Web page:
A vinaigrette is the simplest salad dressing of all and nothing can improve on its effect The ingredients must be of the best quality, as a vinaigrette is not an emulsified sauce but a light amalgamation in which the elements cling only briefly together. Always make vinaigrette fresh for every salad: the habit of making a dressing and keeping it for long periods in a bottle is abhorrent.
A classic vinaigrette contains only wine vinegar, extra virgin olive oil, sea salt and freshly ground black pepper. The variations in flavour come from the type of vinegar used and the ratio of vinegar to oil (I use one part vinegar to four or five of oil). Experiment with different vinegars in combination with different salad leaves.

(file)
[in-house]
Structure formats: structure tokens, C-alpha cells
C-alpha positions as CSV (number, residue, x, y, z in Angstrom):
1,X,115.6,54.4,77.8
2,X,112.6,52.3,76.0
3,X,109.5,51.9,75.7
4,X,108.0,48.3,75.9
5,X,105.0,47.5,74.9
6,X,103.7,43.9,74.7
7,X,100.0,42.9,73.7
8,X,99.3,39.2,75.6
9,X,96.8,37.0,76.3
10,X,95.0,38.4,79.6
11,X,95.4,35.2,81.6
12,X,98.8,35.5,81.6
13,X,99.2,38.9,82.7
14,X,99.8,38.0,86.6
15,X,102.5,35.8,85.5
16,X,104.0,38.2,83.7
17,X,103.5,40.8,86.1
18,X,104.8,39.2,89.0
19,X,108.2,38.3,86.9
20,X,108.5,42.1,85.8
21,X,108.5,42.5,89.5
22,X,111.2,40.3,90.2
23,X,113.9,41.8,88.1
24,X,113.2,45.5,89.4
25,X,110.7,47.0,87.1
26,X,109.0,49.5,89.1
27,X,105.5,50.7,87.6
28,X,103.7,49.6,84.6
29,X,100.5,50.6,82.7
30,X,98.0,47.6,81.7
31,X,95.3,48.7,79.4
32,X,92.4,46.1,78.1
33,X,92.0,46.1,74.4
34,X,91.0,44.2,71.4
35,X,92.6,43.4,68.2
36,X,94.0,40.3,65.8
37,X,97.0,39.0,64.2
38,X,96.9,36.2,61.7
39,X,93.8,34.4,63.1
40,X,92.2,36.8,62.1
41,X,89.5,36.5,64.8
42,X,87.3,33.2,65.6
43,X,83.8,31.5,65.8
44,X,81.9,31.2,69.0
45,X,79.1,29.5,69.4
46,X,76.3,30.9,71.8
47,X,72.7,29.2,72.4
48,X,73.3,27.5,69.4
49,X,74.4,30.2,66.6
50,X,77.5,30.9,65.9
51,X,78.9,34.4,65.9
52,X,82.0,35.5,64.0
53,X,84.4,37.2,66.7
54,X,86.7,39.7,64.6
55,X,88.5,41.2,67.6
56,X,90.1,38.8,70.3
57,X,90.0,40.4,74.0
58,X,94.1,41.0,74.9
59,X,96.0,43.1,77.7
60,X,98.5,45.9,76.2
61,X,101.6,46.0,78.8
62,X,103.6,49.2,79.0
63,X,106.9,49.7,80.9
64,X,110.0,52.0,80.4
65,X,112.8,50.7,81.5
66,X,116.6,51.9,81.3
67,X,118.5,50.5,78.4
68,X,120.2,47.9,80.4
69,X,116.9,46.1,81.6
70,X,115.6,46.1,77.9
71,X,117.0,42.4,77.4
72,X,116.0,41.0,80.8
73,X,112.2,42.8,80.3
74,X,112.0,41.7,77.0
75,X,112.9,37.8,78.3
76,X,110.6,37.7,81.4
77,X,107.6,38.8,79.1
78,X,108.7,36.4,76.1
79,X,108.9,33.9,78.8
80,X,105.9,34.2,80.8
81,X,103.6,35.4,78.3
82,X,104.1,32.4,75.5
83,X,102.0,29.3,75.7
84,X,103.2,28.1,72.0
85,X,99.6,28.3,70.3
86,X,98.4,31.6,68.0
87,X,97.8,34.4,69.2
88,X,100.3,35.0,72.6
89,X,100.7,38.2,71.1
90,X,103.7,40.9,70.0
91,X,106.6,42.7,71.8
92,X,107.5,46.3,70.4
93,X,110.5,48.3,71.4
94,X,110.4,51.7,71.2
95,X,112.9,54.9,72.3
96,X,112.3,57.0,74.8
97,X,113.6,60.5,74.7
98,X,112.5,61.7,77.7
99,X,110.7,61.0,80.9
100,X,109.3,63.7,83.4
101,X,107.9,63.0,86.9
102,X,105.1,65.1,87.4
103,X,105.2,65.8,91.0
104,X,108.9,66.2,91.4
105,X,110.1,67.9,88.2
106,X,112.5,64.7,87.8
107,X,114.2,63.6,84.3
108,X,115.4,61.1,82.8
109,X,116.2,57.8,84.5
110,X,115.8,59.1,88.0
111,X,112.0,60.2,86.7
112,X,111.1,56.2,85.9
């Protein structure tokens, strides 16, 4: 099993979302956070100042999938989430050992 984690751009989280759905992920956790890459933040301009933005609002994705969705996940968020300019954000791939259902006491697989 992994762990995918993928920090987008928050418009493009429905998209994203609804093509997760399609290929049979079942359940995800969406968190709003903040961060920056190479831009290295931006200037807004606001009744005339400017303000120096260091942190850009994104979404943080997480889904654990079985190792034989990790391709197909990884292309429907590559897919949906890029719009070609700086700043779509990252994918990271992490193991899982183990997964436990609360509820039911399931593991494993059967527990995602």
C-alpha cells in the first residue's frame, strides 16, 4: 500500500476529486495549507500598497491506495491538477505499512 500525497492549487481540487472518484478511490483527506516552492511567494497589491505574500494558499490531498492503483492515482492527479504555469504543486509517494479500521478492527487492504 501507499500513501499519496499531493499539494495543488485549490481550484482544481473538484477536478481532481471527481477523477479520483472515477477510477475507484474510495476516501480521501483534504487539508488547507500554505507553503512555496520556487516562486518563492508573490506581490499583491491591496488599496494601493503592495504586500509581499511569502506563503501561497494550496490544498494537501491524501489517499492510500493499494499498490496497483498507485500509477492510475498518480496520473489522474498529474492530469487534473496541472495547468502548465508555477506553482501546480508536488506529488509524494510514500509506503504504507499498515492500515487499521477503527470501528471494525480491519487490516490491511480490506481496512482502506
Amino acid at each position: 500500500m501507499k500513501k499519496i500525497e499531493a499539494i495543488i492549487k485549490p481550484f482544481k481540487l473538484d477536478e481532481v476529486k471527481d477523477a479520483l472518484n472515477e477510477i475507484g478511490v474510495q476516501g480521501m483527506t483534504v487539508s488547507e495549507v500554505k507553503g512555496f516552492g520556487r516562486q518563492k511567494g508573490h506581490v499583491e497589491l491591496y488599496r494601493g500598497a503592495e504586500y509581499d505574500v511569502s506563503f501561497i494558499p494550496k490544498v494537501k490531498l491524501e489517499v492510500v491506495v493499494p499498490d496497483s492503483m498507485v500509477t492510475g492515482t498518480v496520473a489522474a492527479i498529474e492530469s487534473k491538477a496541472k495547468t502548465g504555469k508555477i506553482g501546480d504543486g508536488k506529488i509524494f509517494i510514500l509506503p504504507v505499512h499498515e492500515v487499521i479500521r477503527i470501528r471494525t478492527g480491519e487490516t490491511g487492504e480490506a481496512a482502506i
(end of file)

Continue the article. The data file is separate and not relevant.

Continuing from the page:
In the salad bowl put the vinegar, salt and pepper and stir vigorously with a wooden spoon until the salt has dissolved. Always do this before adding the oil. Now beat the oil in until the elements have combined.
If you leave it to sit too long they will separate, so stir again just before adding the leaves. Always toss the salad to coat each leaf with a thin film of vinaigrette only just before eating.
If you have made the right amount of vinaigrette for the salad, none will be left in the bottom of the bowl, but every leaf will be dressed.
© 1993 Alastair Little and Richard Whittington estate. All rights reserved.